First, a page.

The New Zealand India Research Institute Seminar
Presented by Dr Rahul Sen
Lectures, talks and seminars
16th May 2019 4:00pm to 16th May 2019 5:30pm
Old Kirk 406 (F L W Wood Seminar Room)
The combined impact of trade wars and 'Make in India' on the Indian economy.
Make in India has been a flagship program for the current government in India. This has two broad types of features: one type that is business-friendly to reduce transaction costs and improve doing business in India and another that involves protectionism against imports. The combined effect of these two is ambiguous, as these effects are captured by a slew of policy measures and announcements over a period of the past five years, not very clearly laid out in one document. Some of them have been proactive while others have been reactive to global policies. The reactive policies have been mainly shaped in the last couple of years, in response to the global trade wars being triggered by the US tariff hikes in several commodities. Therefore, we may observe a link between the global trade wars and Make in India, though both of them have their own effects separately on Indian economy.
The ongoing global trade war, that mainly involves US and China, has the potential to affect India's trade positively or negatively because of the combination of adverse global supply shocks and trade diversions that may positively favour India. Concomitantly, Make in India programme's positive measures may have a favourable effect on the industries and people at large, while its protectionist measures may have an ambiguous effect.
The combined effect of both of these are yet ambiguous, and has not yet been explored in the empirical literature. The study therefore explores the economy wide and specific sectoral impacts of global trade war and Make in India utilizing a global computable general equilibrium model. This is a unique attempt on two counts; first, we put together the details relevant for global trade wars and Make in India, which in itself is a fresh attempt; second, this is the first time to capture all these contemporary policies in an economy wide global modelling framework.
Seats are limited. RSVP to firstname.lastname@example.org
For more information contact: Dr Manjeet Pardesi
Dr Rahul Sen is a Senior Lecturer at the AUT Business School, Faculty of Business Economics and Law, besides being a Fellow at NZIRI and an Adjunct Research fellow at the Auckland based New Zealand-India Trade Alliance (NZITA). He was previously a Research Fellow with the Institute of Southeast Asian Studies (ISEAS) in Singapore from 2003-2007, prior to joining AUT University in Auckland in 2008. A graduate of National University of Singapore (NUS), Dr Sen is an applied trade economist focussing on economic integration in the Asia-Pacific, that relates to Empirical and Policy Analysis of Bilateral and Regional Free Trade Agreements (FTAs), having published numerous papers, articles, books and book chapters on the subject. In recognition of his expertise, his paper on FTAs involving the Association of Southeast Asian Nation (ASEAN) member countries was included at the 2006 IMF-World Bank Annual Program of Seminars in Singapore. More recently, in recognition of his expertise in this area, He was invited to be an Advisory Committee Member for the ILO funded project “Improving worker rights in globalising economies: Assessment of labour provisions in trade and investment arrangements” involving the International Institute for Labour Studies, Employment and Social Development, Canada and State Secretariat for Economic Affairs, Switzerland over 2013-2016. Rahul was the only trade economist in the committee and his inputs were included in their project papers as well as in the ILO (2016) report titled Assessment of labour provisions in trade and investment arrangements. This report was presented for policy discussion among ILO members at their bi-annual governing body meetings that year. Rahul’s research findings have been widely cited by researchers working on Asian economic integration. His most recently publication is a UNESCAP ARTNet Working paper on Tariff liberalization in the RCEP trade agreement and impact on India`s automobile industry. In 2018, Rahul was appointed as one of the international team of advisors at Infinite Sum Modelling (ISM), which is a global economic and management consulting firm with branches in USA, Canada, China and India, that is involved in training, research and consulting projects utilizing economic modelling techniques worldwide. He is presently working on research projects involving the use of the recently launched multi-country GTAP 8 and 9 databases, related to India, New Zealand and other Asia-Pacific economies. Impact of trade war, Brexit, technological disruptions, and labour provisions on bilateral and regional trade and investment flows are the subject of his current research.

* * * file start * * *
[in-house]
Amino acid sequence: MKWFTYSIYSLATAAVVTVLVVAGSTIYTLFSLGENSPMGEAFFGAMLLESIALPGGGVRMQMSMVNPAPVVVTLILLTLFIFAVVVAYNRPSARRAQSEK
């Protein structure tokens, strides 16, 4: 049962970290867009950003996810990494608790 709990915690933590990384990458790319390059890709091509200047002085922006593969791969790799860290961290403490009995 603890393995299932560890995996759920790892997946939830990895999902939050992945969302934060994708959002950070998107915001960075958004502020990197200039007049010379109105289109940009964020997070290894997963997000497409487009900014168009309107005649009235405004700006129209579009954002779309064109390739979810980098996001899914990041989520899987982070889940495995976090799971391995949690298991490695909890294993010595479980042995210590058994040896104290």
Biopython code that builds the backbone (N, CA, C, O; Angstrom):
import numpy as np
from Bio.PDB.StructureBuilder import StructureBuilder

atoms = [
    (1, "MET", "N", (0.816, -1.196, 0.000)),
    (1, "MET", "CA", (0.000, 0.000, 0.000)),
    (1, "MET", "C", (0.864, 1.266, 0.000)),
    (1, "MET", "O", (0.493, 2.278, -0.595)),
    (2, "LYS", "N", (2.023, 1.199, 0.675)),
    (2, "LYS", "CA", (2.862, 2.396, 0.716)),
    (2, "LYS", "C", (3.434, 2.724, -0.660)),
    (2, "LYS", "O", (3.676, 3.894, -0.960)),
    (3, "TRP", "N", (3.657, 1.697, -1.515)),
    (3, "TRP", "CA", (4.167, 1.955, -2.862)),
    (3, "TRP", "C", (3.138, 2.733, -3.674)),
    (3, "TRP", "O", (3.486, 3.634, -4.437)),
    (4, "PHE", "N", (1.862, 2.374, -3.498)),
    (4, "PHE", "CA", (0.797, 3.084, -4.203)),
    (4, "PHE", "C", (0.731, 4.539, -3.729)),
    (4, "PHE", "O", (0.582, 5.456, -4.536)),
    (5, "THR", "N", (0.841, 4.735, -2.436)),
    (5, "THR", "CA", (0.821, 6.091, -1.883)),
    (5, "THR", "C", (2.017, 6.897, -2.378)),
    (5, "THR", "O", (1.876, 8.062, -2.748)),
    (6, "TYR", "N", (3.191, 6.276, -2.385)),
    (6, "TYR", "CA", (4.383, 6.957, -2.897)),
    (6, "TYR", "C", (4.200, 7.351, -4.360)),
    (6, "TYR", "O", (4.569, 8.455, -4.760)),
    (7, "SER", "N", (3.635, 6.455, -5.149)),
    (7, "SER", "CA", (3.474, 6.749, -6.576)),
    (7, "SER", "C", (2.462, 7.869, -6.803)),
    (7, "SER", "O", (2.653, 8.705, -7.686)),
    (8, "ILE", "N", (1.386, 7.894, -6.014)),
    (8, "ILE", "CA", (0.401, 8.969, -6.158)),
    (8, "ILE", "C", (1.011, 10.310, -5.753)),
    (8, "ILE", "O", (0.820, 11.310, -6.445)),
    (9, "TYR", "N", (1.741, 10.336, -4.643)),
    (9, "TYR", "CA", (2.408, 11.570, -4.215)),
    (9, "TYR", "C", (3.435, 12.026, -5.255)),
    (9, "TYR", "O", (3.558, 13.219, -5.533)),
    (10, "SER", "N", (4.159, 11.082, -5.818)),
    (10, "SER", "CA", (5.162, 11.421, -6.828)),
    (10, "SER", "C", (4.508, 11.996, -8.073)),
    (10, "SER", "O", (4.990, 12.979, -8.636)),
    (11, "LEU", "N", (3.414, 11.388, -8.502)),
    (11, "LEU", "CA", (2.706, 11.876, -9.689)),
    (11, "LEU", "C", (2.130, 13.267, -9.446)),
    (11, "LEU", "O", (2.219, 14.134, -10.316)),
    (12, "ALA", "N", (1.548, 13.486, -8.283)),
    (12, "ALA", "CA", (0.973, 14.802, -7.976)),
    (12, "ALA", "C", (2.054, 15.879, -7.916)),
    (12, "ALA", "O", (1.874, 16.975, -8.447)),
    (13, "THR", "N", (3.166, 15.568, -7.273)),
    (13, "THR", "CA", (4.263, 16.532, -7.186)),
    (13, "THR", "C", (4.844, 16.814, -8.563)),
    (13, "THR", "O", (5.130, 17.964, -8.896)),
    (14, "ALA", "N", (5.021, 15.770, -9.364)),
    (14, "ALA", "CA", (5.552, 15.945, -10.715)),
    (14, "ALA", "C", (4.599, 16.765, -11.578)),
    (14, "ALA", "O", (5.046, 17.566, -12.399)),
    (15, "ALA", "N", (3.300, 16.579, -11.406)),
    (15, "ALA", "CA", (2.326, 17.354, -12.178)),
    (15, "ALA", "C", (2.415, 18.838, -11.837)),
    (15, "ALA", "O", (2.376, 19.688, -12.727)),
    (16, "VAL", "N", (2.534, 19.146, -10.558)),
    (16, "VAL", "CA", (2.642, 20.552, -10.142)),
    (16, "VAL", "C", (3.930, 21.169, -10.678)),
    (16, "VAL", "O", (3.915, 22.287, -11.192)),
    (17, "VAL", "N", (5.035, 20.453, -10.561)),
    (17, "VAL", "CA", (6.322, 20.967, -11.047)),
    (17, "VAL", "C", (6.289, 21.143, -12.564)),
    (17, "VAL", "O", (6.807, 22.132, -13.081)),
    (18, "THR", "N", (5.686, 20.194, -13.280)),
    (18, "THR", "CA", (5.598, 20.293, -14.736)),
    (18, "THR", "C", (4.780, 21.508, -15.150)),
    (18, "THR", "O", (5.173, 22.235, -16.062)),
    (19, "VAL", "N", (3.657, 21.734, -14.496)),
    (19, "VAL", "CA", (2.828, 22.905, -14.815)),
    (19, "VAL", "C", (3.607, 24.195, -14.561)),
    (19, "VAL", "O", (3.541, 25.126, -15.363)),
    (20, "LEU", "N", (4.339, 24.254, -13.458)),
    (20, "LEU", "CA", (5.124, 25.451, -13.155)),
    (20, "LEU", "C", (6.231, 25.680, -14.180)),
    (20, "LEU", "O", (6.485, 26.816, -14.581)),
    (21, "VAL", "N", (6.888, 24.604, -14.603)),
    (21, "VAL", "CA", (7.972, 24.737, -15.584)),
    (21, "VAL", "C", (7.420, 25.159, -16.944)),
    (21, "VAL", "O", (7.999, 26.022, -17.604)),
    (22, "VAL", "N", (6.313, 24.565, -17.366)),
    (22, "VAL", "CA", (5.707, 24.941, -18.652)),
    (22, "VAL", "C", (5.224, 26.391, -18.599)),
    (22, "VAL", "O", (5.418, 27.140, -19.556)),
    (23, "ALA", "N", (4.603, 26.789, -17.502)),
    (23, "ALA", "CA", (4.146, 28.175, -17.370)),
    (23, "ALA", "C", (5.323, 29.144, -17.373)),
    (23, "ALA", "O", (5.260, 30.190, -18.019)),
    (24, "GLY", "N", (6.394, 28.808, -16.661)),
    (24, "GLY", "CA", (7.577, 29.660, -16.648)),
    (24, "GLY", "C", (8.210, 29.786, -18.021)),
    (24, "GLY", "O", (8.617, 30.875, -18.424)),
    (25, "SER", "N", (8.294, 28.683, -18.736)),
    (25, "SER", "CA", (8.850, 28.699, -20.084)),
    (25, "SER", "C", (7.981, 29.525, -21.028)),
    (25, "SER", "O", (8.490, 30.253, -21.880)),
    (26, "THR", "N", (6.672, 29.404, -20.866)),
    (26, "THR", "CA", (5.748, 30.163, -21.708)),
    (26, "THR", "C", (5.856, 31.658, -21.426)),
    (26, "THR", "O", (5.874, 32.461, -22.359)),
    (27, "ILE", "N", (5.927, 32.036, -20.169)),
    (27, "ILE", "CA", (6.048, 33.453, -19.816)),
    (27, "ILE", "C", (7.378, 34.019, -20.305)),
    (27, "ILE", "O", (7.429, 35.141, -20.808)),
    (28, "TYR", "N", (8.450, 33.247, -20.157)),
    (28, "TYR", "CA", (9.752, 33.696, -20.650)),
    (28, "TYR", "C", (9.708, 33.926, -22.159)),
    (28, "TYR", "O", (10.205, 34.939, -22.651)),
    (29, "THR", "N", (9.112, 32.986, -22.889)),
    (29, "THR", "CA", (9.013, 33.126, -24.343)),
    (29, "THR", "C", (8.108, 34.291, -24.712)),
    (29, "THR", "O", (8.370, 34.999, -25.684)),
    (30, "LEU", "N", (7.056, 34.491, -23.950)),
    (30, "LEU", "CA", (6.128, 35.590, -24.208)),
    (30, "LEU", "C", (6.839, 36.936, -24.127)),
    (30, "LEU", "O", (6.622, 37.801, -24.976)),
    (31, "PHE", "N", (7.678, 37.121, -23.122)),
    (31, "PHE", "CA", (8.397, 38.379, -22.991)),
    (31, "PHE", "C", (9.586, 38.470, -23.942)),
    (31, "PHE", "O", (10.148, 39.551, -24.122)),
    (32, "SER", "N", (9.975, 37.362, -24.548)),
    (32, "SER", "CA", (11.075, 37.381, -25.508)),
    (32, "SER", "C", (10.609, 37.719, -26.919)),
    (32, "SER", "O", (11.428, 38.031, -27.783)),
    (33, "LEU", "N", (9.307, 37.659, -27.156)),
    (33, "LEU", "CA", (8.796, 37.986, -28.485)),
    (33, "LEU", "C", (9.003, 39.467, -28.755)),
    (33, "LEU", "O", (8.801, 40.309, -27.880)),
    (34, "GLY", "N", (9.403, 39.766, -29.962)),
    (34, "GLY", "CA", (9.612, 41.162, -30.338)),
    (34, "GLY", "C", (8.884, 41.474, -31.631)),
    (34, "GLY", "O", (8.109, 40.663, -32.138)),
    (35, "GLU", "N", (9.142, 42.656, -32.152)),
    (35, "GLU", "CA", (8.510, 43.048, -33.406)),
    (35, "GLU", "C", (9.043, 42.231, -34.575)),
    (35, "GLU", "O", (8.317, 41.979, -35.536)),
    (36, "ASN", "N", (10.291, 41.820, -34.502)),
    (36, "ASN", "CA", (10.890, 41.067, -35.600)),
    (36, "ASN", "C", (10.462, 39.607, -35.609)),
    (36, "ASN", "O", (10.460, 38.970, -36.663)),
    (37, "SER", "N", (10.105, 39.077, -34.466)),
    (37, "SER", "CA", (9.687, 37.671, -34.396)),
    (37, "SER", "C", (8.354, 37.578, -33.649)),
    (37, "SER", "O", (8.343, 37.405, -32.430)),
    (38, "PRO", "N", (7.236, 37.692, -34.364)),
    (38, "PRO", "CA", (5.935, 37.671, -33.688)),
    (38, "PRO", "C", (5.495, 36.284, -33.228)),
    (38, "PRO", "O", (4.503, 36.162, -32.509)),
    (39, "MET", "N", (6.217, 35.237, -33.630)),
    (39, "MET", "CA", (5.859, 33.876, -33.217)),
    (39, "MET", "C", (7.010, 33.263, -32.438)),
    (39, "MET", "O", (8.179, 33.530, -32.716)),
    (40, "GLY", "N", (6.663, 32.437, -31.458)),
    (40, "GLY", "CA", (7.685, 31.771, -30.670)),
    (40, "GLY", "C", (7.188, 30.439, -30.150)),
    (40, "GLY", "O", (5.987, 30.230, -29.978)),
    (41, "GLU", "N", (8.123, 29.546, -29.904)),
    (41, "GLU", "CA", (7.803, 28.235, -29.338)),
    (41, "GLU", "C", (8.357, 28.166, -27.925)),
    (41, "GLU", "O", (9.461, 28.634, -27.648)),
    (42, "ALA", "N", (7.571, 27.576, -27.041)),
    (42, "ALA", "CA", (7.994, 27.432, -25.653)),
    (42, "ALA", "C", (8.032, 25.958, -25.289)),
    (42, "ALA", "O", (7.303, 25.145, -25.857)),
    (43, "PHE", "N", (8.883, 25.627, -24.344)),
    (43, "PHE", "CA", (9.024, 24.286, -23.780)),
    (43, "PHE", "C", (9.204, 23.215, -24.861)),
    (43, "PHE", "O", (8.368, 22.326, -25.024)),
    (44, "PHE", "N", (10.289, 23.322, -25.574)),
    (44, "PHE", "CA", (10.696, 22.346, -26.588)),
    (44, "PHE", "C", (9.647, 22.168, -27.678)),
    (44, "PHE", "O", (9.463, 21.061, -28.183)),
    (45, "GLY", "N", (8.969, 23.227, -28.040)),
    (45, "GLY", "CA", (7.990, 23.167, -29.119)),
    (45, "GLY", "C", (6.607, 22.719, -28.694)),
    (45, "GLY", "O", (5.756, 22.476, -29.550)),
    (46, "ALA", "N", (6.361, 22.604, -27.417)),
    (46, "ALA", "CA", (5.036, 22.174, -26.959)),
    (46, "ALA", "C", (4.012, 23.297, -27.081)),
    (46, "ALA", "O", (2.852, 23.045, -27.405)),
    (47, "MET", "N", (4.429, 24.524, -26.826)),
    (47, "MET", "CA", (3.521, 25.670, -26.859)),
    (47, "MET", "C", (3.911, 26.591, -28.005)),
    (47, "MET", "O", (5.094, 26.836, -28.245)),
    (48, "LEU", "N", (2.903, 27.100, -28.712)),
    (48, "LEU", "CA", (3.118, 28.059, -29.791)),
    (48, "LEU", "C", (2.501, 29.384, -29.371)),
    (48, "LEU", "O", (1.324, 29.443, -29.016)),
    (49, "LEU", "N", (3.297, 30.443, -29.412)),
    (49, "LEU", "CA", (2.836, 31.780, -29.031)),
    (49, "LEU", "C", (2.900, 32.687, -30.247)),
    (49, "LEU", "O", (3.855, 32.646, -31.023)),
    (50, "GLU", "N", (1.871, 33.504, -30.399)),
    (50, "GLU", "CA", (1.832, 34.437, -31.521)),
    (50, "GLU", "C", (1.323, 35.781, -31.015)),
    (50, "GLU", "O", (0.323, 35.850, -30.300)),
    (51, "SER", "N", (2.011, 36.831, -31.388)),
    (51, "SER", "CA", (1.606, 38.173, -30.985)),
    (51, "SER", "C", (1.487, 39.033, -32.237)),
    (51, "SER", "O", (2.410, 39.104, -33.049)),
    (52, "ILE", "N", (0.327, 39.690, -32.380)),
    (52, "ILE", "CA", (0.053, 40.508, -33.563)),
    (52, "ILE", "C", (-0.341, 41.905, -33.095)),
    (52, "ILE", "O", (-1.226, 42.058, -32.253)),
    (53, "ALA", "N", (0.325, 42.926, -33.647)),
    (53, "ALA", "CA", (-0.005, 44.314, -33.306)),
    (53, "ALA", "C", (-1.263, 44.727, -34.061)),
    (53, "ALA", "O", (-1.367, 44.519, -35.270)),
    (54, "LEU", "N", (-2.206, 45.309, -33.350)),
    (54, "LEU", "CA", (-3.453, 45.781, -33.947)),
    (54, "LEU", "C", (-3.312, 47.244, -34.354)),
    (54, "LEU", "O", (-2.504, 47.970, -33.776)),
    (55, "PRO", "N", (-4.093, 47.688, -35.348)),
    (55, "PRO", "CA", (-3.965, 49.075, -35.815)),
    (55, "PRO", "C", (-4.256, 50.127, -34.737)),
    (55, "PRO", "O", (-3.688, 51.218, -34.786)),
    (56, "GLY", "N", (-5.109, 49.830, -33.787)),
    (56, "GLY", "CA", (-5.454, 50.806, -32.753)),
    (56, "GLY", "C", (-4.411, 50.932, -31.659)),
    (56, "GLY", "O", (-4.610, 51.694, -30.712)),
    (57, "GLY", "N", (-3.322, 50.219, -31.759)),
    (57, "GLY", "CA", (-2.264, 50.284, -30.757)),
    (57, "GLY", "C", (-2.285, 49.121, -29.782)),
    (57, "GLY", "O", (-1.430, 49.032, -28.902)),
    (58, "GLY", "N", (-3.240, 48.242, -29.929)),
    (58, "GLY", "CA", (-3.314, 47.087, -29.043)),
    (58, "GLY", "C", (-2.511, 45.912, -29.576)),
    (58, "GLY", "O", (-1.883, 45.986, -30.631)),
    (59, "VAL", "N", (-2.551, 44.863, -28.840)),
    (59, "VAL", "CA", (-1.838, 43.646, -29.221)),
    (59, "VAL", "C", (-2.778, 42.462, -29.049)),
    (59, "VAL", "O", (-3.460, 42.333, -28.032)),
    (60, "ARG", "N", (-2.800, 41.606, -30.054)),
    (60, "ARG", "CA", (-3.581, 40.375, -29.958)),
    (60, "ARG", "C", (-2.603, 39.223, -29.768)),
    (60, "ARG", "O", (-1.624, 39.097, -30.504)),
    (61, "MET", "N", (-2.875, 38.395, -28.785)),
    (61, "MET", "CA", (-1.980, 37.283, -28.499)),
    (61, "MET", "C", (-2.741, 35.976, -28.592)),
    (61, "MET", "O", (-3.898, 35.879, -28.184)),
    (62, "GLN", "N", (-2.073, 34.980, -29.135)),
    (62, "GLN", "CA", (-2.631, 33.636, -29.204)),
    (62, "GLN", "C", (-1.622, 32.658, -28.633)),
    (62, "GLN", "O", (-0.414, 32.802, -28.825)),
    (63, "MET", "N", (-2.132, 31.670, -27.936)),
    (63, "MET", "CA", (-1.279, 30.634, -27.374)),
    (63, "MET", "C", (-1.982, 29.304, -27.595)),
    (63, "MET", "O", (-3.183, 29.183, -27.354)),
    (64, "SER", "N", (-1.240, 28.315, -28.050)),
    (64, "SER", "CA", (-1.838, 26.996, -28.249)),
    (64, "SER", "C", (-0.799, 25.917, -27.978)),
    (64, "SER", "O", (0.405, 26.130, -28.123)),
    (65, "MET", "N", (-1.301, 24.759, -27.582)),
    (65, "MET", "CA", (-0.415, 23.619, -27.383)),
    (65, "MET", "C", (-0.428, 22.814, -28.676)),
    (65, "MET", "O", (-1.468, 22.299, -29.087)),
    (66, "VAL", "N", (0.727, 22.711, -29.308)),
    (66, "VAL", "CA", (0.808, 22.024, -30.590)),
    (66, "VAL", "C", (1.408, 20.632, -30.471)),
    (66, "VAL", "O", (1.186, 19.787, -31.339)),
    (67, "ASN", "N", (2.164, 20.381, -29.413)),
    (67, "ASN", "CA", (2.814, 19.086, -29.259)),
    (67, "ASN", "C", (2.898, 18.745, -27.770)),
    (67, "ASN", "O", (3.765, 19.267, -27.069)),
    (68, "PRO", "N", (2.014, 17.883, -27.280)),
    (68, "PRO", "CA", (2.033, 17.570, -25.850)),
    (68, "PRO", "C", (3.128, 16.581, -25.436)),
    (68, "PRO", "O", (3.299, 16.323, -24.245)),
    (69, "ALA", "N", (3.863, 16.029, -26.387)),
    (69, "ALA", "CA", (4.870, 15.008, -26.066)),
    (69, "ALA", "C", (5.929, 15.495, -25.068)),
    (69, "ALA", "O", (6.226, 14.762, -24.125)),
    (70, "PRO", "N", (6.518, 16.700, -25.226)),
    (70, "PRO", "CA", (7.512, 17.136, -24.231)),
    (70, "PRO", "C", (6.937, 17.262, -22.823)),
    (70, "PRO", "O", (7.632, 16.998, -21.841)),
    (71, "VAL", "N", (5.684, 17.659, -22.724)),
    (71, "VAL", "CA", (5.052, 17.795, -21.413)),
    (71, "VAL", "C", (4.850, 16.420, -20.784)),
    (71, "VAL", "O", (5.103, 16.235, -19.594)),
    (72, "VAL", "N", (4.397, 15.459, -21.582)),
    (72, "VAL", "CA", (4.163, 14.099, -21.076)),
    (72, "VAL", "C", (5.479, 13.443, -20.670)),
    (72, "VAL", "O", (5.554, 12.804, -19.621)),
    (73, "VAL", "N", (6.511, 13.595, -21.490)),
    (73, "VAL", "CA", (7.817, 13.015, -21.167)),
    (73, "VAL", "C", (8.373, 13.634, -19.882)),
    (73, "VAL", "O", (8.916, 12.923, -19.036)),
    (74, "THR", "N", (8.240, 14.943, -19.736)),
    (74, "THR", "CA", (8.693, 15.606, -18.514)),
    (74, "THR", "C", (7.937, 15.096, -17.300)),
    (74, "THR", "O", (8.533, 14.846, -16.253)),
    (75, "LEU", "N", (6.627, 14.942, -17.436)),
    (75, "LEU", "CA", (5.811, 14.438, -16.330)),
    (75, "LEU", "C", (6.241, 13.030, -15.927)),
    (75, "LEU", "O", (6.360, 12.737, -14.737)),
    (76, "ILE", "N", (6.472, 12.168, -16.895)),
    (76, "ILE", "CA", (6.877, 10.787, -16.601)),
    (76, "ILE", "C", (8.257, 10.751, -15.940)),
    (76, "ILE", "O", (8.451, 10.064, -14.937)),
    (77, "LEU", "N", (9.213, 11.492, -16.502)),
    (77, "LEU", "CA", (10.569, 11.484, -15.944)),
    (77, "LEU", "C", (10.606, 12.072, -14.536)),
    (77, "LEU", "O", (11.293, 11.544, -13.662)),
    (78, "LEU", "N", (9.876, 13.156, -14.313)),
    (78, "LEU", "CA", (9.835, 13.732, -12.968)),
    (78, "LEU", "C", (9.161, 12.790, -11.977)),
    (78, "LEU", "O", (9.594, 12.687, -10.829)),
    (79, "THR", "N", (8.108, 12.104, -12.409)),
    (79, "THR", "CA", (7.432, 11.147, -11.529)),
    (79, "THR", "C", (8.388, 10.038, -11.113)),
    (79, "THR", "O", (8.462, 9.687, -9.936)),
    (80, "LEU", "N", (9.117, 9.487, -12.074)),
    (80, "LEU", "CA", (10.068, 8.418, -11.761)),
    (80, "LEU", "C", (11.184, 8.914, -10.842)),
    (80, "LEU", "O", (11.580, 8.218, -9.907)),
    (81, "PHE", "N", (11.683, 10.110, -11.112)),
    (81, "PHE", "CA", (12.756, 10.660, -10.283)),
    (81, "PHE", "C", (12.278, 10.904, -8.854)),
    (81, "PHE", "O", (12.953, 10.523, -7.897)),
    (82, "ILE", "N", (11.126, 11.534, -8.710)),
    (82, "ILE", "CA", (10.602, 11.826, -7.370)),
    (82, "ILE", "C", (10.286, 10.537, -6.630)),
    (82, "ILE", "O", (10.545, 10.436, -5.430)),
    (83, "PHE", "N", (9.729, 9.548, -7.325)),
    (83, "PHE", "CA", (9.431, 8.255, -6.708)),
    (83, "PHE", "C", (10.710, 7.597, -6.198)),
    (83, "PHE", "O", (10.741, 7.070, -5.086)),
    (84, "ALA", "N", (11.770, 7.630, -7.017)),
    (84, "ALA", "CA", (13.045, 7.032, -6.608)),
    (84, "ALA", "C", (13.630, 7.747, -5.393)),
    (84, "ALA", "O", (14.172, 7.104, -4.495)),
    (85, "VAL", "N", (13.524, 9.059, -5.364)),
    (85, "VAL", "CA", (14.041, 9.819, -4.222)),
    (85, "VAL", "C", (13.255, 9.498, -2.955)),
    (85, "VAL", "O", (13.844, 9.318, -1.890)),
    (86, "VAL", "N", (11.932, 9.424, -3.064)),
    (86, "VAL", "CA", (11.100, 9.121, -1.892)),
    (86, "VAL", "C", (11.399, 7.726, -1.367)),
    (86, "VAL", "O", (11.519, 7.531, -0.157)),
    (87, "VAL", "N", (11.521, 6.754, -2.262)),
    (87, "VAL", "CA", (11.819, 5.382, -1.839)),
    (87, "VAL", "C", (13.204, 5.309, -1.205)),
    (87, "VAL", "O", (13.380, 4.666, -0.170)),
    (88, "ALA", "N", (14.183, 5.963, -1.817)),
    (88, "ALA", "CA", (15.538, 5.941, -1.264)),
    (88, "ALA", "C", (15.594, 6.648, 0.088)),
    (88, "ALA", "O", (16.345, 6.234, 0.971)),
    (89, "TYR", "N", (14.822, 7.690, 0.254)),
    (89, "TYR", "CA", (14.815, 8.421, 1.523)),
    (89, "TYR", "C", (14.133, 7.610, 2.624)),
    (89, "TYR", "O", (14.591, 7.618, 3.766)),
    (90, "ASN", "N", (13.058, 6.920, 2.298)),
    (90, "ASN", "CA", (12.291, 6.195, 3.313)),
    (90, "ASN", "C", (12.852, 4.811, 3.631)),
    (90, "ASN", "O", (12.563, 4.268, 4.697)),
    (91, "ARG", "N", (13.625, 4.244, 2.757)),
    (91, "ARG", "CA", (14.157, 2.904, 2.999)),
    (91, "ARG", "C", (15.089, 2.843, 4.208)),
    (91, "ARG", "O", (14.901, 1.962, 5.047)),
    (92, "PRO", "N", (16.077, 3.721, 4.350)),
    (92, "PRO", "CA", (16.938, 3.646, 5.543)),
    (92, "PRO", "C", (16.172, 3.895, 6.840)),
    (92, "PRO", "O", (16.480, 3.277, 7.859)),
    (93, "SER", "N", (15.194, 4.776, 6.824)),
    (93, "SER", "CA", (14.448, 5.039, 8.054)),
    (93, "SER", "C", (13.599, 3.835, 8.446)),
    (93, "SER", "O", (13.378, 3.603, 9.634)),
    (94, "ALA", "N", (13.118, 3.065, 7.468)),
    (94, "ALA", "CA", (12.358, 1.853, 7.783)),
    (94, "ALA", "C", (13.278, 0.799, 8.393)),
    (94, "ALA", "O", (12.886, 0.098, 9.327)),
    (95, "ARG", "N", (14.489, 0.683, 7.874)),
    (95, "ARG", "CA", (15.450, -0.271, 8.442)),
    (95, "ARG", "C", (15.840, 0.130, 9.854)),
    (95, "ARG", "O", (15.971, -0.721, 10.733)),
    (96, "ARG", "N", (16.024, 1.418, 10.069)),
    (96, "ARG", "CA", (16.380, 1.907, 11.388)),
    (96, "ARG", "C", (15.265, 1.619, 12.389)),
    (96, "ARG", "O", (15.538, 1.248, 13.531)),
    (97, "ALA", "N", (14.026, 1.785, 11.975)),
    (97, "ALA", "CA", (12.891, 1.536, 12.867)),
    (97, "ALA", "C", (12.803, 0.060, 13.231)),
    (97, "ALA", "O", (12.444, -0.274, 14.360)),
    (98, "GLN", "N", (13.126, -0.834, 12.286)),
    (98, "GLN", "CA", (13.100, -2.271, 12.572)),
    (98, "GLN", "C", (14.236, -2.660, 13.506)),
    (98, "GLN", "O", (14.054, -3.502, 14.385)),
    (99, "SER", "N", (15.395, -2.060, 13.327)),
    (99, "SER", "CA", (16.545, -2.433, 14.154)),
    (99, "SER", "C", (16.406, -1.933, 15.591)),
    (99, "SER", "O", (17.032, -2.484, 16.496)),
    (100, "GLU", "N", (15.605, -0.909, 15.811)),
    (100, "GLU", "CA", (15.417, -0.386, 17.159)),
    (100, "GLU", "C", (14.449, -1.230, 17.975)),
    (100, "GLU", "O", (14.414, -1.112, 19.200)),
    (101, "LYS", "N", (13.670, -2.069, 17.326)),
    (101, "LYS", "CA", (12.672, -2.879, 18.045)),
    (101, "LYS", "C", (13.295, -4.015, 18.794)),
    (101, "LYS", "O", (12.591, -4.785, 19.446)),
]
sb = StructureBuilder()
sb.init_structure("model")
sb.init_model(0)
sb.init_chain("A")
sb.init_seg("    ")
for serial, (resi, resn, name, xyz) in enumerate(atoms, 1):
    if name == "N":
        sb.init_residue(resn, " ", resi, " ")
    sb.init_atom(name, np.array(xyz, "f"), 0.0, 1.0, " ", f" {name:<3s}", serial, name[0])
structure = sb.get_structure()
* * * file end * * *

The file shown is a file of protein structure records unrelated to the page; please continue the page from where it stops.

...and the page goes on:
At AUT, Rahul has successfully supervised several Honors and Masters Dissertation to completion on topics related to New Zealand-China Intra-Industry Trade, and Investment flows in the New-Zealand China Free Trade Agreement. He supervised to completion, a postgraduate student dissertation on Impact Assessment of Generalized System of Preferences (GSP) on bilateral exports of Lao PDR and EU in 2017. He is presently co-supervising a dissertation on Trade Agreements and Climate change in the New Zealand context.